Planning a shower can be a lot like planning a mini-wedding. You may find yourself dealing with issues regarding the invitations, the guest list, the linens, the centerpieces, the menu, the place cards, and the transportation. But since wedding planning can be somewhat stressful, a bridal shower is the perfect opportunity to remain calm, have fun, break convention and relax a bit before the big day. It’s a challenge to make showers unique since brides generally want and deserve everything their friends received for theirs. But with a few personal touches, a bridal shower can be a celebratory social gathering that lets girls be girls. Maybe it’s all the estrogen in the air, but bridal showers can be a forum for all that is creative, imaginative and wonderful about being a woman.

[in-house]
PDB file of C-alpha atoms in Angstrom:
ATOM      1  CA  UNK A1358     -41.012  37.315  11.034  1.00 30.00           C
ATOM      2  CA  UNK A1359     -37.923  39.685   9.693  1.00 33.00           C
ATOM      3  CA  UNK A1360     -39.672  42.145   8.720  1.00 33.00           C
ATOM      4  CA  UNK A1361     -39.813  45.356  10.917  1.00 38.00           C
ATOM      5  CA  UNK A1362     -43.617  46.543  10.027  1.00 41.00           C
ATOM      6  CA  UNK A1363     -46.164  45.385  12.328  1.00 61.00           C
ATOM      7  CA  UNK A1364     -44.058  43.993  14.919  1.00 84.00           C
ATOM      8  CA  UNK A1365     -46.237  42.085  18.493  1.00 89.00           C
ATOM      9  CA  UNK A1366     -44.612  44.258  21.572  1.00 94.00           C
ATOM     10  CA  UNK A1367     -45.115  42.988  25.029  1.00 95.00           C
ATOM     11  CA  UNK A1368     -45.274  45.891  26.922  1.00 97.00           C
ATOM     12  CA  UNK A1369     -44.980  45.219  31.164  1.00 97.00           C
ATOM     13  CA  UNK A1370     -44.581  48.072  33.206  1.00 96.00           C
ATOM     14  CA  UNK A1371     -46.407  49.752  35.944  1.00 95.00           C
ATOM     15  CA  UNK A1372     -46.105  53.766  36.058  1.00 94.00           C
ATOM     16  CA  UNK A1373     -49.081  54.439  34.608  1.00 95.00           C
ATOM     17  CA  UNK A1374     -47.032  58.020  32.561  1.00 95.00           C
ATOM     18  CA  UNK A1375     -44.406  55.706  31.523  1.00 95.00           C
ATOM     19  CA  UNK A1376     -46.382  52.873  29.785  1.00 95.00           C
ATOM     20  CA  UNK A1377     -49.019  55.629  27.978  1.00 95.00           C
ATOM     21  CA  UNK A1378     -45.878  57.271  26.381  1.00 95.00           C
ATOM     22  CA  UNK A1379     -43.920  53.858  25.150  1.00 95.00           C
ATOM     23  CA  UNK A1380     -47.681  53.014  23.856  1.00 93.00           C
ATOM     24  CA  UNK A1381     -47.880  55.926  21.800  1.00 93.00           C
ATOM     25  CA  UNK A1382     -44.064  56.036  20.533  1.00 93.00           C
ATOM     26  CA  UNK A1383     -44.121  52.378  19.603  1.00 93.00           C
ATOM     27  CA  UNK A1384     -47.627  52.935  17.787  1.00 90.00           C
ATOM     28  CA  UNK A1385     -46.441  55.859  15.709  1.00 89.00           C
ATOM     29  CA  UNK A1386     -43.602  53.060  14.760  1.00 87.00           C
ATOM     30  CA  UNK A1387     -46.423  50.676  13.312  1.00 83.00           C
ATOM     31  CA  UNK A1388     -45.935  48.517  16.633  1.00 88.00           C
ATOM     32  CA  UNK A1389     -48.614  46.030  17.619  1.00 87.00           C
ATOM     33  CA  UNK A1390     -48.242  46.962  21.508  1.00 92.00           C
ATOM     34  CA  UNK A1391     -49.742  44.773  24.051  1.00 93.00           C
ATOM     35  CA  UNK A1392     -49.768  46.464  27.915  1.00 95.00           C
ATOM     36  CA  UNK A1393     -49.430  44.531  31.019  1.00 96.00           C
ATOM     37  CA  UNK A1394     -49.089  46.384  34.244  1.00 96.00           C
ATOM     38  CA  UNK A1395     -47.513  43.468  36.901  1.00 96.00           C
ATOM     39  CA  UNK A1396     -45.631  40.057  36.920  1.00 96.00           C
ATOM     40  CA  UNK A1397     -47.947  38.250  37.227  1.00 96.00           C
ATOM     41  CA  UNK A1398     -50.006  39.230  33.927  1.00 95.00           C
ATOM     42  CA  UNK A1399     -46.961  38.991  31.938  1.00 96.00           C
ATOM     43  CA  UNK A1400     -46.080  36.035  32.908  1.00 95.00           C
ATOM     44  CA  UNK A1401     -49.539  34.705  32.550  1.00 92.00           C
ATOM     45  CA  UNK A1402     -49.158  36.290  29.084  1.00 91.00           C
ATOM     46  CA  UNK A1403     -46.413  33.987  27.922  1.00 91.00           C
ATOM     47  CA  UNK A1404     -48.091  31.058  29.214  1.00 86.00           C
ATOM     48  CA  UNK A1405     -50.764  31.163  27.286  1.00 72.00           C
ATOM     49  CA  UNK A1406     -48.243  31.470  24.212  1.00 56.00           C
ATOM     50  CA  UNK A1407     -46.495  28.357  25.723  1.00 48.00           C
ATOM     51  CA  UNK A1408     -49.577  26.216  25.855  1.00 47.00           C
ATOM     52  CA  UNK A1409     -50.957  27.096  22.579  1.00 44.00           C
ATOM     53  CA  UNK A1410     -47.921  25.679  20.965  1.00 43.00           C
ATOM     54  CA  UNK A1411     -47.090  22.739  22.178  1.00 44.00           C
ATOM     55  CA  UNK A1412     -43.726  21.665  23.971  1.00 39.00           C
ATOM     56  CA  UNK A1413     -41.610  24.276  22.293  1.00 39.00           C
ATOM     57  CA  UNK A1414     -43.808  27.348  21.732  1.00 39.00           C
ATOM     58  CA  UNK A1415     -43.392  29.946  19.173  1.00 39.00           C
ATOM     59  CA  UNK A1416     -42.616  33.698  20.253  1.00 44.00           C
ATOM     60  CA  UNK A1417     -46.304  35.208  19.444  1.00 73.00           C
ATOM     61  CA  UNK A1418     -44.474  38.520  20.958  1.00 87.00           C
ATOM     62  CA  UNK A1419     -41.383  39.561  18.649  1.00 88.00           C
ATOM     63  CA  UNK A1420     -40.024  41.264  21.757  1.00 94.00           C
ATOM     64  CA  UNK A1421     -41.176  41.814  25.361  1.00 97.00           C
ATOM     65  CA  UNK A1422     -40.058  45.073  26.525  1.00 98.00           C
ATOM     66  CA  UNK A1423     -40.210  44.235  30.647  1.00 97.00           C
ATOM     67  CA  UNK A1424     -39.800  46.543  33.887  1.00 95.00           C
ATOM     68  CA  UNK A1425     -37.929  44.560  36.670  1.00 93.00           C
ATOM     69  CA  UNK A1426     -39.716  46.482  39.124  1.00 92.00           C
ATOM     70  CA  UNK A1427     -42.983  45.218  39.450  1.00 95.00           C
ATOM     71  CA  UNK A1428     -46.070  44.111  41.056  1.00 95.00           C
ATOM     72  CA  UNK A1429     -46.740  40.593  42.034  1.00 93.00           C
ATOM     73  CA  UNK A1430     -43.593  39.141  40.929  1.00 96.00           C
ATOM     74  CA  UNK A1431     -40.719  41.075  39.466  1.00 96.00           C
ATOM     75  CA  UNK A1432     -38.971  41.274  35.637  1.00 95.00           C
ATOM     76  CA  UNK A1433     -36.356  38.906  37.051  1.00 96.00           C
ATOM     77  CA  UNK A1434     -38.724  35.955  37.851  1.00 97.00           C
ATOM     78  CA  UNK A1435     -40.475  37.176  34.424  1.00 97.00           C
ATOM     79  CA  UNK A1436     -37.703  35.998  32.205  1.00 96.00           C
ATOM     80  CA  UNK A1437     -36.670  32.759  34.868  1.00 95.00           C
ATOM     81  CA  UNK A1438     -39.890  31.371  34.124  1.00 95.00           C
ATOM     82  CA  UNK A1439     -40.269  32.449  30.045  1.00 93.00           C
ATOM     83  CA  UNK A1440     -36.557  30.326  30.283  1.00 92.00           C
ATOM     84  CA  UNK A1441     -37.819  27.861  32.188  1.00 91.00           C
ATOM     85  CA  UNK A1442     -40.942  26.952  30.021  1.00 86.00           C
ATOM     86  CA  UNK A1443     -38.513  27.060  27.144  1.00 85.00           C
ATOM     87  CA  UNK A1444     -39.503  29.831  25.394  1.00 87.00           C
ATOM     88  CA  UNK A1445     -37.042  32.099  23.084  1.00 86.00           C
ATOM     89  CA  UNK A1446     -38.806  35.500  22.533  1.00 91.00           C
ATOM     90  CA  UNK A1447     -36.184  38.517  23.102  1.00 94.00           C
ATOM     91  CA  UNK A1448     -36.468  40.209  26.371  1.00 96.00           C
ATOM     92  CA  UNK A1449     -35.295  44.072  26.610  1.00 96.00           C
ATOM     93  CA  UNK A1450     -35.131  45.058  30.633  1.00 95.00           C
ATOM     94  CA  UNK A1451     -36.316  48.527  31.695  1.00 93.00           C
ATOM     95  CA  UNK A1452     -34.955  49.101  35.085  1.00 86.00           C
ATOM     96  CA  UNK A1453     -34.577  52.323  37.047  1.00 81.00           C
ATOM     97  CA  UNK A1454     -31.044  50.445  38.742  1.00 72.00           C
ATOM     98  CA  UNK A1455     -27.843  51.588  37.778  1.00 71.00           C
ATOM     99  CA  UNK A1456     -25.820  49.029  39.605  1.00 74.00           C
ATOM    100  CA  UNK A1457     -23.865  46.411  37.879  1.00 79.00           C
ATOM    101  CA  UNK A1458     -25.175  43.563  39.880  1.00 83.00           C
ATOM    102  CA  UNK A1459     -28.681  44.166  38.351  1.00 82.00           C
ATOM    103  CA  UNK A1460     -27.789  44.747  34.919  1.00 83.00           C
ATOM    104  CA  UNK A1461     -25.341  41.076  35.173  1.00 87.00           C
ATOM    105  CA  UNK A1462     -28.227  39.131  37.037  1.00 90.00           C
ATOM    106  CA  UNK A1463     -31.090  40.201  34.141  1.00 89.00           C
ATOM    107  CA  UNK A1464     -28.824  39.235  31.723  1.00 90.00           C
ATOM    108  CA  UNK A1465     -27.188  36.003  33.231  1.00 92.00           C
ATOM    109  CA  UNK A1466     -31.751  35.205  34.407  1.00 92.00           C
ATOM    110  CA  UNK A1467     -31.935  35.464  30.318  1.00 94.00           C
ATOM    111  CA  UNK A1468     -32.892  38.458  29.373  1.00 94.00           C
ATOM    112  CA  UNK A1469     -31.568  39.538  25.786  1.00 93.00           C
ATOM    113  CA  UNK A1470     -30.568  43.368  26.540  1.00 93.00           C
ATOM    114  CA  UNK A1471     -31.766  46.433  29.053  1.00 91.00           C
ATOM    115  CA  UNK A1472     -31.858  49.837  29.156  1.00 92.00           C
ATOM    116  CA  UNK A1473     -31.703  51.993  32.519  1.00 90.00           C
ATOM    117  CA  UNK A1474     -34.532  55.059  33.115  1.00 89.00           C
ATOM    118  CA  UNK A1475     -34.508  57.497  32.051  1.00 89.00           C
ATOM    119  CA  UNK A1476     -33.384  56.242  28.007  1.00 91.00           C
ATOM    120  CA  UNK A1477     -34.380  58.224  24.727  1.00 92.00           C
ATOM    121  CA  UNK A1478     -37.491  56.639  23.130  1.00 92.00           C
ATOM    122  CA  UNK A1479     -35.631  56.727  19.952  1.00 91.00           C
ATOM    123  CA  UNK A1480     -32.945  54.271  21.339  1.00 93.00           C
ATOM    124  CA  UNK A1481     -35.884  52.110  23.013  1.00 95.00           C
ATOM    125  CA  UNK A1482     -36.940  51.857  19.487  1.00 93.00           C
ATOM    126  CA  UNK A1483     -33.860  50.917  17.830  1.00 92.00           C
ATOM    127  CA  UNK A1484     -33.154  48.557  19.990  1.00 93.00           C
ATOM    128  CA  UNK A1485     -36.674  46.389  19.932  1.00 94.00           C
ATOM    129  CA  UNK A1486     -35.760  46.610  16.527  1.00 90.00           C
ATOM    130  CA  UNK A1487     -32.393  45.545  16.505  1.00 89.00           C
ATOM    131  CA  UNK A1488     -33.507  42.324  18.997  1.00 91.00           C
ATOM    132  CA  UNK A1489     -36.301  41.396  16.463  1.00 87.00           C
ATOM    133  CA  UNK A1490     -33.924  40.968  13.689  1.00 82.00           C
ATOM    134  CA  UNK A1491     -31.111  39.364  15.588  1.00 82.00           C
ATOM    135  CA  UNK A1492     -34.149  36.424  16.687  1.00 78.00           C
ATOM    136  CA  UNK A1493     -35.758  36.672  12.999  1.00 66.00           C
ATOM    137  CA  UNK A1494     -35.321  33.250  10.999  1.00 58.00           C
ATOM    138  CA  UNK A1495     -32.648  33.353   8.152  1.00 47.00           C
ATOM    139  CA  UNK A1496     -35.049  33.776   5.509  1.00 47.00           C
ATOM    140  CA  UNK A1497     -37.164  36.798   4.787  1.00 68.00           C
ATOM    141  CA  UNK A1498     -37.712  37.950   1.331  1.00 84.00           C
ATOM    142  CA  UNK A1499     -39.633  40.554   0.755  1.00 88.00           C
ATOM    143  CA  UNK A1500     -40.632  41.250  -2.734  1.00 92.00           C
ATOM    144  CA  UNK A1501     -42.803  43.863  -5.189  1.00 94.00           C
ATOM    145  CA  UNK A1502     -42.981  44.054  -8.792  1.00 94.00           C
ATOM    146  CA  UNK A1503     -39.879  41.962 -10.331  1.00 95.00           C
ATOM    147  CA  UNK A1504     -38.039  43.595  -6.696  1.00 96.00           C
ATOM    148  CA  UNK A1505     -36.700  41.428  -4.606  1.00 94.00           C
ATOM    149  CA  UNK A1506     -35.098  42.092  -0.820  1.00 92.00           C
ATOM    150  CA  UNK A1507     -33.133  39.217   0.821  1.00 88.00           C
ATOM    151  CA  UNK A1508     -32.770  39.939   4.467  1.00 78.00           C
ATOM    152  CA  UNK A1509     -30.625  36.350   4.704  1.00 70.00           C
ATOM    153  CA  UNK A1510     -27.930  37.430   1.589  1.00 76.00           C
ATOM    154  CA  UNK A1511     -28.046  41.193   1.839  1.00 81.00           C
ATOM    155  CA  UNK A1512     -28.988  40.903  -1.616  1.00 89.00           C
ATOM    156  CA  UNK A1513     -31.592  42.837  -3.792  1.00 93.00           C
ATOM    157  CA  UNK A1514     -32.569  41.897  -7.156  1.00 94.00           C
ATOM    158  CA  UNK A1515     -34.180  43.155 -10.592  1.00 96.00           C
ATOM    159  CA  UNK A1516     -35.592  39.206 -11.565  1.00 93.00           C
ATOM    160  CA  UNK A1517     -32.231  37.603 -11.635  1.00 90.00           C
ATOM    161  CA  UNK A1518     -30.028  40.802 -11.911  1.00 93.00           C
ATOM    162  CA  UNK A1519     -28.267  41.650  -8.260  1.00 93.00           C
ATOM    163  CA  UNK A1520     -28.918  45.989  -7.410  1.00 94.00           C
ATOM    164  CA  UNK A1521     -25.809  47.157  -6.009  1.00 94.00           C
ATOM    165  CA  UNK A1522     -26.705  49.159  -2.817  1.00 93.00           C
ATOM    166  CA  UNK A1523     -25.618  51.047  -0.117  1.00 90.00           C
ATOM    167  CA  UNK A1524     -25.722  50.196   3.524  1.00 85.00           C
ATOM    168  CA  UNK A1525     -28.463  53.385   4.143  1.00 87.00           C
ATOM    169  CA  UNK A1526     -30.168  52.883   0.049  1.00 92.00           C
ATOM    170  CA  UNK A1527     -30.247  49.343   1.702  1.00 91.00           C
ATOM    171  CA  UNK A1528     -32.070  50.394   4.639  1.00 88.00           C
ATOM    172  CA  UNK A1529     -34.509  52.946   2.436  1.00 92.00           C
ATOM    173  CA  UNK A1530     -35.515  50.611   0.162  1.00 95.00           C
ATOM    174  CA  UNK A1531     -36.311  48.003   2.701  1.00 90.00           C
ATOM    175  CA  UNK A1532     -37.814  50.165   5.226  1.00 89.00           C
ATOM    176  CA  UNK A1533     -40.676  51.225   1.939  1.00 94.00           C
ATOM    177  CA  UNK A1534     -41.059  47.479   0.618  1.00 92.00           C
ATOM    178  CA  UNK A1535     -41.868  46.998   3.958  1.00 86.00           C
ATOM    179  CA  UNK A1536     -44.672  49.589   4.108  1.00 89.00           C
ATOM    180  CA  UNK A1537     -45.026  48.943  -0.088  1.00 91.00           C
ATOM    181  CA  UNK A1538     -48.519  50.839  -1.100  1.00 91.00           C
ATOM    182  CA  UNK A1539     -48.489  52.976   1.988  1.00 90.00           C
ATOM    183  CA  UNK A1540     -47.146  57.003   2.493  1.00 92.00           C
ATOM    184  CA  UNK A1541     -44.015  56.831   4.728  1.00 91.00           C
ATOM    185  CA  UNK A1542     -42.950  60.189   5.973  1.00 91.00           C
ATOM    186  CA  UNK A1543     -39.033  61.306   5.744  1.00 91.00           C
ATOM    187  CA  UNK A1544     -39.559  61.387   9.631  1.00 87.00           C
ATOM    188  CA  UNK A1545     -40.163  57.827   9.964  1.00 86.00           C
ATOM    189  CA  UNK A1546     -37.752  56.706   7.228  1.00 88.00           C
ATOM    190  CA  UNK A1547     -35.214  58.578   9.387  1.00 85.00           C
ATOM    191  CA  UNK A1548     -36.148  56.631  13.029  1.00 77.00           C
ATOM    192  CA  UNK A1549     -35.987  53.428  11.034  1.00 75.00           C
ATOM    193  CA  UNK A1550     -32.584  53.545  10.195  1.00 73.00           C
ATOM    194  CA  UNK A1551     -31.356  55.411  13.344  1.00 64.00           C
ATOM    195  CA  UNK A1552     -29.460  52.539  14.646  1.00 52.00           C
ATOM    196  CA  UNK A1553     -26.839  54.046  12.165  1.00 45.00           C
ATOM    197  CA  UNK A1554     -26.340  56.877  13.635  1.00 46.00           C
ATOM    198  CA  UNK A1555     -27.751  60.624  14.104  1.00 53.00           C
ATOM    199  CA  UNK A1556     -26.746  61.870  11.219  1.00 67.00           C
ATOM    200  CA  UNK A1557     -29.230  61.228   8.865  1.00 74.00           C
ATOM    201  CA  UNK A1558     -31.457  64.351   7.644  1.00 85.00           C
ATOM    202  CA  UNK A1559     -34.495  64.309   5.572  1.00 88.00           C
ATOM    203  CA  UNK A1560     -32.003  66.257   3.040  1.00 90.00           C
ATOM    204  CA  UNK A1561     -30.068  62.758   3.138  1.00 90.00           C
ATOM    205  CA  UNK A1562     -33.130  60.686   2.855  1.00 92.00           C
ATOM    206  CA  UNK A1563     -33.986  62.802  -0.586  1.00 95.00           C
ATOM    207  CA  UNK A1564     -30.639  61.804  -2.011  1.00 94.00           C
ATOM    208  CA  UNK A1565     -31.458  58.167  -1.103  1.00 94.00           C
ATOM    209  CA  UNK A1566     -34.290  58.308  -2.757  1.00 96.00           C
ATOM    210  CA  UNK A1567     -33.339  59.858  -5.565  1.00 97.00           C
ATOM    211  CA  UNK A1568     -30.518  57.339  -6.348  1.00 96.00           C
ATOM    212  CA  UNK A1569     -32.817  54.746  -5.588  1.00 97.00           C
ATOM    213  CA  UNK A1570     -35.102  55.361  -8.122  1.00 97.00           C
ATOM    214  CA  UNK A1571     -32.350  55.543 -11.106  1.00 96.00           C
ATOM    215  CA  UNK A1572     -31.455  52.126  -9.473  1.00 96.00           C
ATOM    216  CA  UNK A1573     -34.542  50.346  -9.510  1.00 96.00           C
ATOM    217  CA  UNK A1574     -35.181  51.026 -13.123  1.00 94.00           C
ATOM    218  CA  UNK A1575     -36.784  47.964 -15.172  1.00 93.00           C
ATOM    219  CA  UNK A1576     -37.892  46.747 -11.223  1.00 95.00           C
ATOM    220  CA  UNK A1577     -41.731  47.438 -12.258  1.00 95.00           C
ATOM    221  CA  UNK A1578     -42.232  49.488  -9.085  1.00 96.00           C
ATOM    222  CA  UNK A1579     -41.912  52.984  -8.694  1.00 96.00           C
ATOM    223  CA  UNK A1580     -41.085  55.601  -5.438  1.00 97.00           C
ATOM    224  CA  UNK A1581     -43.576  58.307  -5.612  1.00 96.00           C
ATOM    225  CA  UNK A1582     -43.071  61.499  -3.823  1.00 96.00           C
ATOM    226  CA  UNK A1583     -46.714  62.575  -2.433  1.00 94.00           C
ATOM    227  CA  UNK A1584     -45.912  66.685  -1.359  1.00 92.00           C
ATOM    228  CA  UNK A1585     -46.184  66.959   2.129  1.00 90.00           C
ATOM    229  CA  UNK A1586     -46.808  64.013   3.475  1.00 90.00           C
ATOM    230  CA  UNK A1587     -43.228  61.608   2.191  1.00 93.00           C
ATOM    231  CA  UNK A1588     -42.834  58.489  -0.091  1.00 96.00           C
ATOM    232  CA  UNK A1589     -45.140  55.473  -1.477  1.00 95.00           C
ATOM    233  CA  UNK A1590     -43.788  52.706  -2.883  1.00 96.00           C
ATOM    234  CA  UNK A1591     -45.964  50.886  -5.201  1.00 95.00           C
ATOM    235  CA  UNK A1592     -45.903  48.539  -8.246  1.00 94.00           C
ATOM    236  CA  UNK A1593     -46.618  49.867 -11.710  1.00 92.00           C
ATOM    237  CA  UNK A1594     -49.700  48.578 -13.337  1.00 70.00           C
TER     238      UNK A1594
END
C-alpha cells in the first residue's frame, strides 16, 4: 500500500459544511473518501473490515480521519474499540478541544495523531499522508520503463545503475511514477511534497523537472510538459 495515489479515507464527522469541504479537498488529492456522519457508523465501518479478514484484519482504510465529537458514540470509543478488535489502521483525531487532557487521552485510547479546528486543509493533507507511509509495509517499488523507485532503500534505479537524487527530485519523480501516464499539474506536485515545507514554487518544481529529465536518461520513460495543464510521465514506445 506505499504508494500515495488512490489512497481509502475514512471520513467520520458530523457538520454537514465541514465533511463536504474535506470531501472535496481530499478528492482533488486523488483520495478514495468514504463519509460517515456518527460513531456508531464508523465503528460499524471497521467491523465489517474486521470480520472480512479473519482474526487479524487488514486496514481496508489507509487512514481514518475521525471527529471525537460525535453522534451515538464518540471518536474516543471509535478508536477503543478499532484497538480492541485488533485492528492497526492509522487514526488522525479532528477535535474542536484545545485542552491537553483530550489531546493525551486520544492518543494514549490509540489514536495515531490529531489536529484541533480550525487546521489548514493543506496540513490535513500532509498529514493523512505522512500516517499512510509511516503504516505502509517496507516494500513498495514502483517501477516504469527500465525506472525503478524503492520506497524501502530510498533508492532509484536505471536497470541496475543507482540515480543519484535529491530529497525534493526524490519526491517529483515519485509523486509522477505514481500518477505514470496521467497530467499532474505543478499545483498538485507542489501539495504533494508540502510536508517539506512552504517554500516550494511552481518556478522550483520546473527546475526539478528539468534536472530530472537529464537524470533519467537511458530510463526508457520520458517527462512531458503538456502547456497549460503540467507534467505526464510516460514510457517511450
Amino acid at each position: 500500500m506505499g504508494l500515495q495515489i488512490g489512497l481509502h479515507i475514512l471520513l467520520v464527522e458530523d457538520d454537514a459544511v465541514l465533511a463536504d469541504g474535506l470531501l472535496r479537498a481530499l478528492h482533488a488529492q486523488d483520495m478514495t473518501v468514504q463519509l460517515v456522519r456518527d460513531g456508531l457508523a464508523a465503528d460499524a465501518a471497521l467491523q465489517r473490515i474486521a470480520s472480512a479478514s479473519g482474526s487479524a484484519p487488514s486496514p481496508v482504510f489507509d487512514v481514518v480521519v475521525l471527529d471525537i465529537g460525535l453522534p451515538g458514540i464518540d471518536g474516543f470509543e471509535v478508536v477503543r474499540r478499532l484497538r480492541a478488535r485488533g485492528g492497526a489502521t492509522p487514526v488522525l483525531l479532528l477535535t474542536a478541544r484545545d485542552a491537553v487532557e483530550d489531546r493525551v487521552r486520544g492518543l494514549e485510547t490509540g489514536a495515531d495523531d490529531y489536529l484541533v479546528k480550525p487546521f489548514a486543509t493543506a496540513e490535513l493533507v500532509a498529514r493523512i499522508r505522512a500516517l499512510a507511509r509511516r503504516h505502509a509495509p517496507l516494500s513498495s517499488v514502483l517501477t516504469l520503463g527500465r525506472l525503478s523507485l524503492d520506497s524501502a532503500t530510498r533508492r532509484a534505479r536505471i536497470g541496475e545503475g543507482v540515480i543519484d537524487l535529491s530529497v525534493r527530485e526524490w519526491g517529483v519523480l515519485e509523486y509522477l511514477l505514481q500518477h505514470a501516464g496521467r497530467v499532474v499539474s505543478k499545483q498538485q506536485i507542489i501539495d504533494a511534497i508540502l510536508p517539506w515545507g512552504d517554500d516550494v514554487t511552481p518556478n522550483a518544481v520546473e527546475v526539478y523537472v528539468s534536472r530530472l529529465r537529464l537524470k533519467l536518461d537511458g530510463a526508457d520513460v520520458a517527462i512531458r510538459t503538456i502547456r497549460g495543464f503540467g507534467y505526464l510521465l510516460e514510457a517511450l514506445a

Originally published May 2004